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Inclusive Design Beat

Make4All researches mental health and accessibility during the pandemic

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inclusive design beat

Make4All is a research group that looks into ways to make technological devices inclusive through data science and 3D fabrication. The research, led by Jennifer Mankoff, a computer science professor, uses a human-centered approach to tackle technological challenges faced by affected populations. 

A big part of Make4All is the fabrication space which aims to transition technology from the digital to the physical world. In the coronavirus pandemic, the group has joined the effort to produce more face shields for healthcare workers.

“It’s been really invigorating to see how 3D printing and other kinds of fabrication technologies can be a value in that space,” Mankoff said. 

Make4All also touches on mental health and well-being among college students in the UW EXP project. The six-month study investigates how discrimination affects students’ well-being — especially those from marginalized backgrounds — through Fitbit activity trackers and “check-in” surveys.

The research concluded that students walk 500 more steps, have more evening calls, interact more with their phones, and spend less time in bed after facing discrimination. 

“We’ve been really trying to understand what kind of stressors students are exposed to,” Mankoff said. “Not just through their classwork in their academic settings, but also lifetime stressors.”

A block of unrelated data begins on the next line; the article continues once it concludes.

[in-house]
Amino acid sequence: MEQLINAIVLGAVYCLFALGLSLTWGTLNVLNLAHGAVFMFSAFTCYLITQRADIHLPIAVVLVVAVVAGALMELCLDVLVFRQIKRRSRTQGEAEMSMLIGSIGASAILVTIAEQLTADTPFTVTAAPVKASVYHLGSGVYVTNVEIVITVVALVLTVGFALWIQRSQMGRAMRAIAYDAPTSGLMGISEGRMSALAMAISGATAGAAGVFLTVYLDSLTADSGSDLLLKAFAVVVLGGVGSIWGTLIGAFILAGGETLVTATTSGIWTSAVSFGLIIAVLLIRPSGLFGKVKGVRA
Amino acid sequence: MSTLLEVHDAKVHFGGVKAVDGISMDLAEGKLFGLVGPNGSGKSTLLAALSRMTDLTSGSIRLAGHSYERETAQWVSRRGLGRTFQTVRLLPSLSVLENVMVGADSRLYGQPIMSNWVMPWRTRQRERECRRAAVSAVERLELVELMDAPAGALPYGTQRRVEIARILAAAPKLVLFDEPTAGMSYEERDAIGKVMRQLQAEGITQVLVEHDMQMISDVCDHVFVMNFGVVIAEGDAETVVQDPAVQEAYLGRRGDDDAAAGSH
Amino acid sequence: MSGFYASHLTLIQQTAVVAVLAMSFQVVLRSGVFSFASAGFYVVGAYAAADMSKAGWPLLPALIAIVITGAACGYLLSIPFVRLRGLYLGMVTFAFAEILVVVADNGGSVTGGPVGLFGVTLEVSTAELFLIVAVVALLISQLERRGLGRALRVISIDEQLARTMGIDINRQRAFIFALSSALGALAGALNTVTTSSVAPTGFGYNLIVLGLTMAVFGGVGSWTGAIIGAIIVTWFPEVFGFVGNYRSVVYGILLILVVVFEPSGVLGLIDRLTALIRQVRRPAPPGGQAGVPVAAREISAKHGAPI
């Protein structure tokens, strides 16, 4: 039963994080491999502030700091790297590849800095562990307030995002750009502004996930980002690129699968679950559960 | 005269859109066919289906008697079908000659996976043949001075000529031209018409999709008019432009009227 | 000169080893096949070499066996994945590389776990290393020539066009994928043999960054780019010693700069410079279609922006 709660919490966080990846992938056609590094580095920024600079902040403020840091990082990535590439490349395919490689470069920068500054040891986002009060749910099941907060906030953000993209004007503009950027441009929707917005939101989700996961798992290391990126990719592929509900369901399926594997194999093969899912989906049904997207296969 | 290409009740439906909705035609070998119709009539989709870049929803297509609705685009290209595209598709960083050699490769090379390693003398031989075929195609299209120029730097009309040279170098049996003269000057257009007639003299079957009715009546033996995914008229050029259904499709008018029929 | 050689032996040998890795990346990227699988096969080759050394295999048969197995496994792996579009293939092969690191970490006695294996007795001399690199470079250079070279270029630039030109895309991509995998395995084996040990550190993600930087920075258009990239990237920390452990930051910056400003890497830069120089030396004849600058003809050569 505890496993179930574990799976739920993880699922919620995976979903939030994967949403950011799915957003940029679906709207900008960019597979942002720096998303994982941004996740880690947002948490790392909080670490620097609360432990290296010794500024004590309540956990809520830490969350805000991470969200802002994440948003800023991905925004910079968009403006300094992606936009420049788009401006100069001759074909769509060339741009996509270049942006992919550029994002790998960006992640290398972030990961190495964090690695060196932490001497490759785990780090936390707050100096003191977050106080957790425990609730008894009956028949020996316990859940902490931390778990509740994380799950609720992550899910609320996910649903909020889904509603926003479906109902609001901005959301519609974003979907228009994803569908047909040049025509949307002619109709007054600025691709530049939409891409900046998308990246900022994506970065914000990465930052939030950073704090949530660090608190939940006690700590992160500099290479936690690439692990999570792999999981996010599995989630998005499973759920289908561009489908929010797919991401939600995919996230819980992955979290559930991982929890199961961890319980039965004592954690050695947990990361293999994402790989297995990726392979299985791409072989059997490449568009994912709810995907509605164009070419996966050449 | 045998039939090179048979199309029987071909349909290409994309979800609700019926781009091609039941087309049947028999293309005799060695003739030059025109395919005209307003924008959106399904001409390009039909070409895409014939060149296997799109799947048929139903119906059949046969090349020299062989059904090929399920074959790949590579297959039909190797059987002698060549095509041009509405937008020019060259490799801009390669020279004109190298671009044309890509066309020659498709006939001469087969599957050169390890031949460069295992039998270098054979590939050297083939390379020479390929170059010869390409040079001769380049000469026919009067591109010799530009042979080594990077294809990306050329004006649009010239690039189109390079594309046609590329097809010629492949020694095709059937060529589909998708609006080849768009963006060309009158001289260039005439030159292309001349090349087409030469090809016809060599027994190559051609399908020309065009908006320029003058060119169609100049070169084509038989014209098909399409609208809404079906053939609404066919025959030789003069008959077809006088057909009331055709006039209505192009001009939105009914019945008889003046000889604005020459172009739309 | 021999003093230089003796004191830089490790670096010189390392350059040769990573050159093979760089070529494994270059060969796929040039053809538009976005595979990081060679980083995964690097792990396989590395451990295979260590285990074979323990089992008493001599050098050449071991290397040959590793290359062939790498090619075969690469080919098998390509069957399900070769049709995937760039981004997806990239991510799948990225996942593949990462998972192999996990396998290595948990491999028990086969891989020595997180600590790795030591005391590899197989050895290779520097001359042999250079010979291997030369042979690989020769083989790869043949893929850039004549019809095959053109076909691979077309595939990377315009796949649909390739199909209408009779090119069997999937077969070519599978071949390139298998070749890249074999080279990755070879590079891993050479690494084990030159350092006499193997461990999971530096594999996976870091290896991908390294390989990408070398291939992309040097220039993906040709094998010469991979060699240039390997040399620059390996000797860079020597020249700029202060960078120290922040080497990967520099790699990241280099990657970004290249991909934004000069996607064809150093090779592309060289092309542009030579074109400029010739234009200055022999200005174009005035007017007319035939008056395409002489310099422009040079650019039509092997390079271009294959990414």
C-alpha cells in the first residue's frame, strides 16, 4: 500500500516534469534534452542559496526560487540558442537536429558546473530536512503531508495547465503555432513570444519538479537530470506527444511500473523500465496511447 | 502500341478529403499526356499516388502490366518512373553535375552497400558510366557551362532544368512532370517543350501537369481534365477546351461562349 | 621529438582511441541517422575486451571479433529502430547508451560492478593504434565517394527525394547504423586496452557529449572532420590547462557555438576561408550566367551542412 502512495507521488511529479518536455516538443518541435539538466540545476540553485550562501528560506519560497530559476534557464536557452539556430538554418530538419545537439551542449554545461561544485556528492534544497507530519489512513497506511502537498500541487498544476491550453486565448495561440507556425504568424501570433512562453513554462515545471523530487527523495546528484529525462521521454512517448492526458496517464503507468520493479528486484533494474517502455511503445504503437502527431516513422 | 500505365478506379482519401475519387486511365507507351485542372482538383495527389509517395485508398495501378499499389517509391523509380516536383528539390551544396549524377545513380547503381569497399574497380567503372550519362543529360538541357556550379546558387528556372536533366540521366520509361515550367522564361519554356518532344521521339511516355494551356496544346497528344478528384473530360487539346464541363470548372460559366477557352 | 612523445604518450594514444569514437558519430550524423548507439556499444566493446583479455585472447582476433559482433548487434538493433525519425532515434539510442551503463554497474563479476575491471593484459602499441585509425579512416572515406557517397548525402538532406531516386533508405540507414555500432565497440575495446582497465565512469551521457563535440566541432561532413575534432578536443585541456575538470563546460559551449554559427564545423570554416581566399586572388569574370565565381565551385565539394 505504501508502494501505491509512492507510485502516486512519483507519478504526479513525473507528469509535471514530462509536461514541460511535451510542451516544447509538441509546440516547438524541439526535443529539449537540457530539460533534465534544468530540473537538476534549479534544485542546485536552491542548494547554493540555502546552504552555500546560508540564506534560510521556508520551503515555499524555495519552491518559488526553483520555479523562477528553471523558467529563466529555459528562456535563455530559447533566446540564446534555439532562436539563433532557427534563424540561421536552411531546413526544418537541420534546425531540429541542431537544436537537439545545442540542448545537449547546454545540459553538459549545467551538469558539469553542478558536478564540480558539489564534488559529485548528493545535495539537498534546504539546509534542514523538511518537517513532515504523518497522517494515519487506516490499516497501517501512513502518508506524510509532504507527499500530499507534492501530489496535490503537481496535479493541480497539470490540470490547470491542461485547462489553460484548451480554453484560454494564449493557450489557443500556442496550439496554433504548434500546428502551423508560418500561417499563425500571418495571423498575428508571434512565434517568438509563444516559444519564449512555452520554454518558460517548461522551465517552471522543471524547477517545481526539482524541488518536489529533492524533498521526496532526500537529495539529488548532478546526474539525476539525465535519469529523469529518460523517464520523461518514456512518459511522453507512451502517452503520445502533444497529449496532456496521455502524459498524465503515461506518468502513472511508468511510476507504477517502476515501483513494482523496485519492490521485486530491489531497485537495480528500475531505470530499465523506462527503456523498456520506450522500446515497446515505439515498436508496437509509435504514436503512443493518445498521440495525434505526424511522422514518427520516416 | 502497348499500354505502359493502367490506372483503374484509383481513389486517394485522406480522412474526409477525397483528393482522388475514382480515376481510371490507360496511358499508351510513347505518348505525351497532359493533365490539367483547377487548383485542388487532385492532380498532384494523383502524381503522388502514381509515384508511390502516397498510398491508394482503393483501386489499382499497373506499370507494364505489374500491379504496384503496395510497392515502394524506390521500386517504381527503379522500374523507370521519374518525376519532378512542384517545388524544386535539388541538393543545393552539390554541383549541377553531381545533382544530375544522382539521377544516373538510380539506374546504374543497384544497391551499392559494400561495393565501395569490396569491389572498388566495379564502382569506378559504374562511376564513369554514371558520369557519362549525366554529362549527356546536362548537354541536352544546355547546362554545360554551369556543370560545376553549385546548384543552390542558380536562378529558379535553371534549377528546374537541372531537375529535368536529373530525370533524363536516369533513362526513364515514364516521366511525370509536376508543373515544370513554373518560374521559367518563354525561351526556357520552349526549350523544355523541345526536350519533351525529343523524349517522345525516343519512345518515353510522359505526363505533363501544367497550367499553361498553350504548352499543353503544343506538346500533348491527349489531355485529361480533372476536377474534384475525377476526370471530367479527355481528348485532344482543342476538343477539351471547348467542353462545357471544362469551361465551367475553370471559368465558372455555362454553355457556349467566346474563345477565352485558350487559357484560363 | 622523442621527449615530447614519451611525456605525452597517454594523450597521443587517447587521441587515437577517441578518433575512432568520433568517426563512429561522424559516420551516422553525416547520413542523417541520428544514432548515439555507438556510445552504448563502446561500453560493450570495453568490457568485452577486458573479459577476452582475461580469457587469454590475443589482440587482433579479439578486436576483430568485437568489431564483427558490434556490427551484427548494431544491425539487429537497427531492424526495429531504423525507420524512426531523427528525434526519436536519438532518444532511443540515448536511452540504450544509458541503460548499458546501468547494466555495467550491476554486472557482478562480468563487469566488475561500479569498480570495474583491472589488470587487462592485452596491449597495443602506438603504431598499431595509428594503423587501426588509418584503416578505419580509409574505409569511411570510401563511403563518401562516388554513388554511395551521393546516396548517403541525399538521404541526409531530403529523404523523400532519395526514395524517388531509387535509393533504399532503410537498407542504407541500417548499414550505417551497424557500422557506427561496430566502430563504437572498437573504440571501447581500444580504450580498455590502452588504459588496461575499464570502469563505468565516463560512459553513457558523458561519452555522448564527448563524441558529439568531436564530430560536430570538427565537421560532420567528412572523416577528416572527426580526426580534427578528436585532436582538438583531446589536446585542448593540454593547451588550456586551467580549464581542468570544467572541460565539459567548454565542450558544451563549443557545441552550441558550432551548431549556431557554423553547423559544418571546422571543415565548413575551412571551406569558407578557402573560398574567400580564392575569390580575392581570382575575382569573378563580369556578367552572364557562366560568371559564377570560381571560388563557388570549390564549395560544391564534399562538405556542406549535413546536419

In 2020, Mankoff refocuses the research objective to see how the pandemic affects students with disabilities. While the analysis is still in progress, Mankoff was able to compare the results between this and last year’s. 

Mankoff found that students with disabilities are more concerned about their education going online. But she emphasized that the study only collected data near the start of spring break and surveyed 28 students who self-identify as having a disability or health concern. 

She also noted that the students being studied are part of an intersection group, involving a higher percentage of students who are female, first-generation, of Asian origin, and have a COVID-related health vulnerability. 

“It’s small and it’s early phase,” Mankoff said. “I think there’s a lot still to be learned and we’re really looking forward to being able to take a deeper look at behavior data as well as how things progress.”

Before the pandemic, students with disabilities were already experiencing worries about their schoolwork more than those without disabilities. Not only do they have to rely on campus resources to support their education, but they also have to seek job opportunities that might not be readily available for them. 

Since quarantine has laid off employees and shut down facilities, students with disabilities are not receiving the resources they need to support themselves and their education. In the study, some reported that they are facing personal income loss as well as that of their family. 

Fortunately, Mankoff was surprised that she didn’t see an increase in symptoms associated with depression, anxiety, and loneliness in any student. While she is pleased that there is a lot of resilience, this is only the beginning of a long pandemic. 

The past few weeks have proven that online education is not inclusive of all students. It’s not just the technology that is unsupportive of all abilities because lecturers, too, are not making their course materials accessible. Using captions in videos, making PDFs readable, and making Canvas sites accessible are some of the simple tools that are not universally seen in every online course at the UW. 

Reach reporter Anh Nguyen at Twitter: @thedailyanh

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